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Collie/Wolfhound Cross

(8 Posts)
bubble2bubble Thu 25-Oct-12 17:05:45

There is one in the local sanctuary for rehoming, 2 years old - would we be mad to even consider it?
We have two spinger /collies, and 2 dds age 7 and 5 who have grown up with dogs
We also have three cats - are wolfhounds guaranteed to be cat killers?
Practically, asking anyone who has a dog this size, could this guy actually fit in the car with our other dogs ( big estate car admittedly)? or do we,as DH hopes, need a van?!
I phoned the sanctuary but they weren't very forthcoming and would prefer us to come in and see them. I really don't want to go unless I realistically think we can take this dog or I will cry for the rest of the year
He looks huge, but truly gorgeous. I imagine he may be difficult to home because of his size if nothing else - everyone around here seems to want little fluffy dogs.I have always loved big dogs but have no knowledge of wolfhounds so a bit nervous - any advice would be appreciated

tabulahrasa Thu 25-Oct-12 18:13:14

They've got a fairly high prey drive, so the cats could be an issue...but they might not be. (in the same way that some greyhounds are fine living with cats)

Dogs shouldn't be an issue, as a breed they're fine with other dogs, of course it'll depend on the individual dog though.

If he's anywhere near Wolfhound size I really think you might struggle to fit it in a car with other dogs...but there's quite a wide range between collie size and wolfhound size where he might be pretty big, but not humungous.

They're supposed to be very attached to people, but a bit independent - which I read to be massively affectionate, but with a the potential to just do what the want sometimes, lol.

That's all based on wistful research though - I don't have one.

bubble2bubble Thu 25-Oct-12 18:58:26

The sanctuary did say they were going to do a psychological assessment so should find out he's a hunter/ killer?
They also said he's happy in an enclosure with two females at the moment which is what we have
In the photo he was standing beside a man and was at the height of his waist. Then again, maybe it was a very small man..smile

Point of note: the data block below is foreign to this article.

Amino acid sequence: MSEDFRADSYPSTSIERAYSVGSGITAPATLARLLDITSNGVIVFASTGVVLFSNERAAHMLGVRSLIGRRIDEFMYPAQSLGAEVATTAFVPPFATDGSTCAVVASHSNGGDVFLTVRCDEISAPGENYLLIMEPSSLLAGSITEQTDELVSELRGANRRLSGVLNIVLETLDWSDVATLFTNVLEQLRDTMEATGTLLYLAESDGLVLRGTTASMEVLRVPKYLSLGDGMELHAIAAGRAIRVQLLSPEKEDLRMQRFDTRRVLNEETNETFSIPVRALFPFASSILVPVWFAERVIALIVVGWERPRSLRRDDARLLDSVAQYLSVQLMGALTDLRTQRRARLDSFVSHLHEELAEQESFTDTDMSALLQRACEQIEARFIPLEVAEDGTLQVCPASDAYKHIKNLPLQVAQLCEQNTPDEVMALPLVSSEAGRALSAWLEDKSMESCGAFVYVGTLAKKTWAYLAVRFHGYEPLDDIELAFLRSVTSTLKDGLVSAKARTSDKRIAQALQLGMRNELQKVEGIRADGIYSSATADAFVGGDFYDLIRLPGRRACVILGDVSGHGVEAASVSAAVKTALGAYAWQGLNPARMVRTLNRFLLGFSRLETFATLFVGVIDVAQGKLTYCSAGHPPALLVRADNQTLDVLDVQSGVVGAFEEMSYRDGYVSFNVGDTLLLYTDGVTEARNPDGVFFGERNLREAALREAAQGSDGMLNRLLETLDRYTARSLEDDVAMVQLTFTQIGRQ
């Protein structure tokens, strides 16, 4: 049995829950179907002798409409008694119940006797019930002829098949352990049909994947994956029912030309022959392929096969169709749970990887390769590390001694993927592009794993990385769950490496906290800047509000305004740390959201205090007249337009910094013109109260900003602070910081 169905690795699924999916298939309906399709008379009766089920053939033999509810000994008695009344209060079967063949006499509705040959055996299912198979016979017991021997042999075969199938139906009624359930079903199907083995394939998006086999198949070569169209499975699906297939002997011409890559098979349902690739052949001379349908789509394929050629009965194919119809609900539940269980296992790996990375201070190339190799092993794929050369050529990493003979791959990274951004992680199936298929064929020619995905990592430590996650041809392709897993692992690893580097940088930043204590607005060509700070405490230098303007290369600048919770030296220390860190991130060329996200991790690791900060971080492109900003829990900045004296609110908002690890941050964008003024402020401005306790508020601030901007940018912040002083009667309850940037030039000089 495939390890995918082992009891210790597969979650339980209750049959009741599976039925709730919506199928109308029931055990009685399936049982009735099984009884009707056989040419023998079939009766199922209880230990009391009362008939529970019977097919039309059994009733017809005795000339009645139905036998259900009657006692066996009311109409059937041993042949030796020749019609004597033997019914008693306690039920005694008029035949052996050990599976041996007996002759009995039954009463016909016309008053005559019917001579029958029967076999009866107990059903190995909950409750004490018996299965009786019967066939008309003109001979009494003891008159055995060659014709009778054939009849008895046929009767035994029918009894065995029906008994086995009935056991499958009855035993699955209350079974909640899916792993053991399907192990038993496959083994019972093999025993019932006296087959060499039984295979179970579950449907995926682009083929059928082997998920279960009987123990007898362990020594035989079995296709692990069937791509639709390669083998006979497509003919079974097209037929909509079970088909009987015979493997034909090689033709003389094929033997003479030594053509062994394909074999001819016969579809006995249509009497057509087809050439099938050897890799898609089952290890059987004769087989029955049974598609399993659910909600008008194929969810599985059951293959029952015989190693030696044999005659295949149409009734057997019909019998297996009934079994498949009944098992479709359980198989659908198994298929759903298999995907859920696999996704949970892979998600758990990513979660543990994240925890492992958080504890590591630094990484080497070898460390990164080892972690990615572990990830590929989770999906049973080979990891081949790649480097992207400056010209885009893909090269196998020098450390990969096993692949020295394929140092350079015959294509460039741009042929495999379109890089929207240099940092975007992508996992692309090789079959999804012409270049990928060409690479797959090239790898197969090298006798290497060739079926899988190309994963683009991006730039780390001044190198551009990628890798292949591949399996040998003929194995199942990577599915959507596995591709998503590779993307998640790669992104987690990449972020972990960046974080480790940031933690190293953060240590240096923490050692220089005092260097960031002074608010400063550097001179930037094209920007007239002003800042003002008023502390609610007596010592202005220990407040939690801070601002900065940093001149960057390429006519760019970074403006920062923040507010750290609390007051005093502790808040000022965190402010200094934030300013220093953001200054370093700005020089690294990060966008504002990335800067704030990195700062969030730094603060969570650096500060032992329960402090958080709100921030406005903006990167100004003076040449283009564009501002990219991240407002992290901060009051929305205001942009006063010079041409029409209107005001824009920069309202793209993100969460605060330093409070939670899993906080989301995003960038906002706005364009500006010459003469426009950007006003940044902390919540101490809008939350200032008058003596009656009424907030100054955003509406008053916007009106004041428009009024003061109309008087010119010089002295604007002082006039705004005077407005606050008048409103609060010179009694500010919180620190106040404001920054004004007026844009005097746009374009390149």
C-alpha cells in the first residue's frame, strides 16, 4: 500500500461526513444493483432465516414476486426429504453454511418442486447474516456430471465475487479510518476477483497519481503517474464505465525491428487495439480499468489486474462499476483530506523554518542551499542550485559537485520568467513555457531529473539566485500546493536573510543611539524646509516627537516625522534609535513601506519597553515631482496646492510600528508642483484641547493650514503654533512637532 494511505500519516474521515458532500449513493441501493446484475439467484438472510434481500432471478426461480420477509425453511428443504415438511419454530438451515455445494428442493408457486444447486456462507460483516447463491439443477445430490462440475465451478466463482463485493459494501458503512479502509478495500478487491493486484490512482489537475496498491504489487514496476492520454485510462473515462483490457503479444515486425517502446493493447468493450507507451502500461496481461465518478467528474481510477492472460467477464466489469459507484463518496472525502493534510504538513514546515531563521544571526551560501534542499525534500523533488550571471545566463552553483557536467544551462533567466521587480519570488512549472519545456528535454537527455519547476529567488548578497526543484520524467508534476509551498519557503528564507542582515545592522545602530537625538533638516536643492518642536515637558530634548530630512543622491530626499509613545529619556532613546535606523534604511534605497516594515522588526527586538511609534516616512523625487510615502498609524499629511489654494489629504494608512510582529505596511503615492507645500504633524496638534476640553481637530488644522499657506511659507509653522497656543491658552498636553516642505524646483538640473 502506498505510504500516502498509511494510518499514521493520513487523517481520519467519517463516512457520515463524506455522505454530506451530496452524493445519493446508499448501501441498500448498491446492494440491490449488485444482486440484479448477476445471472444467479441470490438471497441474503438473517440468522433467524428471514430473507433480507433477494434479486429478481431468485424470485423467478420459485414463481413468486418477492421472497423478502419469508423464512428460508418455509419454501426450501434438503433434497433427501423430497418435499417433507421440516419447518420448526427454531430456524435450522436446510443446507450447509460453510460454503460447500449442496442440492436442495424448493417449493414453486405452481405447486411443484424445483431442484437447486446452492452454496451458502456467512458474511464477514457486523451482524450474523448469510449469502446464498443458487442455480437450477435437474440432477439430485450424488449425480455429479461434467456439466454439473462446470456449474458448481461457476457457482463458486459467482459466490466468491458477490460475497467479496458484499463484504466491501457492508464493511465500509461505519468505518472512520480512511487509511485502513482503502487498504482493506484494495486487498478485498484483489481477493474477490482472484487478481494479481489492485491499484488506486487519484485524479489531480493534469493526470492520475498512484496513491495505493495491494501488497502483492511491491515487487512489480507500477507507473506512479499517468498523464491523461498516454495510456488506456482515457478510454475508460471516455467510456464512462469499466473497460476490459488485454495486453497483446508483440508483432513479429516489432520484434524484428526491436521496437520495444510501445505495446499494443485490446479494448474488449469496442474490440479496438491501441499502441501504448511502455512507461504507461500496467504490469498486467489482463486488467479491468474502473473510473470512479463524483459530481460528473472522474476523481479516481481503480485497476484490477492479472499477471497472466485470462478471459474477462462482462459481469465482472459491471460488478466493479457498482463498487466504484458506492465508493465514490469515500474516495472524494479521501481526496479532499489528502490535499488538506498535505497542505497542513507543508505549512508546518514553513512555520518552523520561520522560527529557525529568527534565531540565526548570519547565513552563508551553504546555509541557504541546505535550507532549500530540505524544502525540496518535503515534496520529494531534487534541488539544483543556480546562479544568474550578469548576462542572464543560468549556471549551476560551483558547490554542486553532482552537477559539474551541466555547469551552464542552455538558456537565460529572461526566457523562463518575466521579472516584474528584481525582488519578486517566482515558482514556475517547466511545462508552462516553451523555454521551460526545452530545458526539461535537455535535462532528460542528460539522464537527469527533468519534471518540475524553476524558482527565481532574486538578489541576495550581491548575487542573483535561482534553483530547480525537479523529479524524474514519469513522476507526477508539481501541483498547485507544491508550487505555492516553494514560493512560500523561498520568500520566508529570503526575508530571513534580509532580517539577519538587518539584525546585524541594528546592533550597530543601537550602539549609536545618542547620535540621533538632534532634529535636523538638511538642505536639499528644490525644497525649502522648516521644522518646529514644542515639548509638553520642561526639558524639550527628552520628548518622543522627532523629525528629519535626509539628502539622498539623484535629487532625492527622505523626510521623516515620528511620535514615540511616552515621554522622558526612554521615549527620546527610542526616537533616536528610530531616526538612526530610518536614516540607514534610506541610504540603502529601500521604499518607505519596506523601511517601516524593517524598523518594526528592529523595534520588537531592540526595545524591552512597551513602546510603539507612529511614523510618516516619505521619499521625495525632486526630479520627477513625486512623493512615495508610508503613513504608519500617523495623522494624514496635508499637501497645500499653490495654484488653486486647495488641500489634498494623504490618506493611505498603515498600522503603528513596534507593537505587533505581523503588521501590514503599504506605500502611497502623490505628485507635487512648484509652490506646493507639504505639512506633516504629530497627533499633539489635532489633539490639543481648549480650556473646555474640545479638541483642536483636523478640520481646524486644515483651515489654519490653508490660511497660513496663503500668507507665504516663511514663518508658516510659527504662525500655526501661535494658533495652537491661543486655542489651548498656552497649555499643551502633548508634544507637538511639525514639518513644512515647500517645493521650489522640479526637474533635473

tabulahrasa Thu 25-Oct-12 19:29:19

I don't think it's so much a killing problem as a chasing problem, if you see what I mean, in that something small ran past, I must chase it type way rather than, I hate cats, I must eat them...

If it was a short man and the dog can fold up, then maybe it could work? lol. Some tall leggy dogs do fold up small.

groovejet Fri 26-Oct-12 12:43:25

My next door neighbour has a cross that is believed to have wolfhound, collie and probably a couple of others mixed in. He stands to just over waist height to me and I am 5ft 6, so he isn't massive.

He isn't overly fussed by cats, tends to give a half hearted chase if ours go into their garden.

I have a big soft spot for him, he is always giving massive grins and he is rather comic, and he loves water. Most summers I hear next door shouting "no don't go in the pond!!" followed by a huge splash. grin

bubble2bubble Fri 26-Oct-12 14:31:12

Oh dear, looks like I might have to phone and see if he's still there then. Actually one of our dogs will occasionally chase the cats as well, given the opportunity, but just for play and not in a dangerous way and only if the are all bouncing around the garden. In the house if they meet a cat they tend to lick them all over unti the cat gets fed up and wanders off out of reach

Addledoo Sun 04-Nov-12 05:14:25

I had a collie-wolfhound cross and I have to say he was the best dog I have ever had. He was 28 inches at the shoulder and 80 lbs, so he wasn't overly big. I have to say he was the best of both worlds -- collie and wolfhound. He was uncannily smart, and incredibly friendly and gentle with people.

He was a bit of a rude boy at the dog park, though, because he loved to steal other dogs' toys. His chase instinct for kongs and balls was high, but I made an effort to train him to not chase wildlife. He ignored skunks, porcupines, rabbits, and coyotes, but he was an incorrigible horse teaser. He lived with a cat and never hurt him.

He had a high energy level, though, and I would wager that it would be typical of the mix. If you can't spend time exercising him (I did 2 hours a day with my boy) the dog might get bored and become destructive.

bubble2bubble Sun 04-Nov-12 11:53:48

As it turns out the sanctuary won't rehome to a family with under 12's and I suppose they have their reasons sad. I supected the mix could be amazing as you say. They did say he was high energy!

So we are adopting a pup next week - he looks like a lab but they think has a bit of husky/Samoyed as he is HUGE at an estimated 10/12 weeks, and his coat is a bit rough- so I'll probably be taking up running. smile
He was found as a stray so in quarantine until next week after his second set of jabs. Good thing we haven't replaced any of chewed furniture from 6 years ago...Very, very, excited

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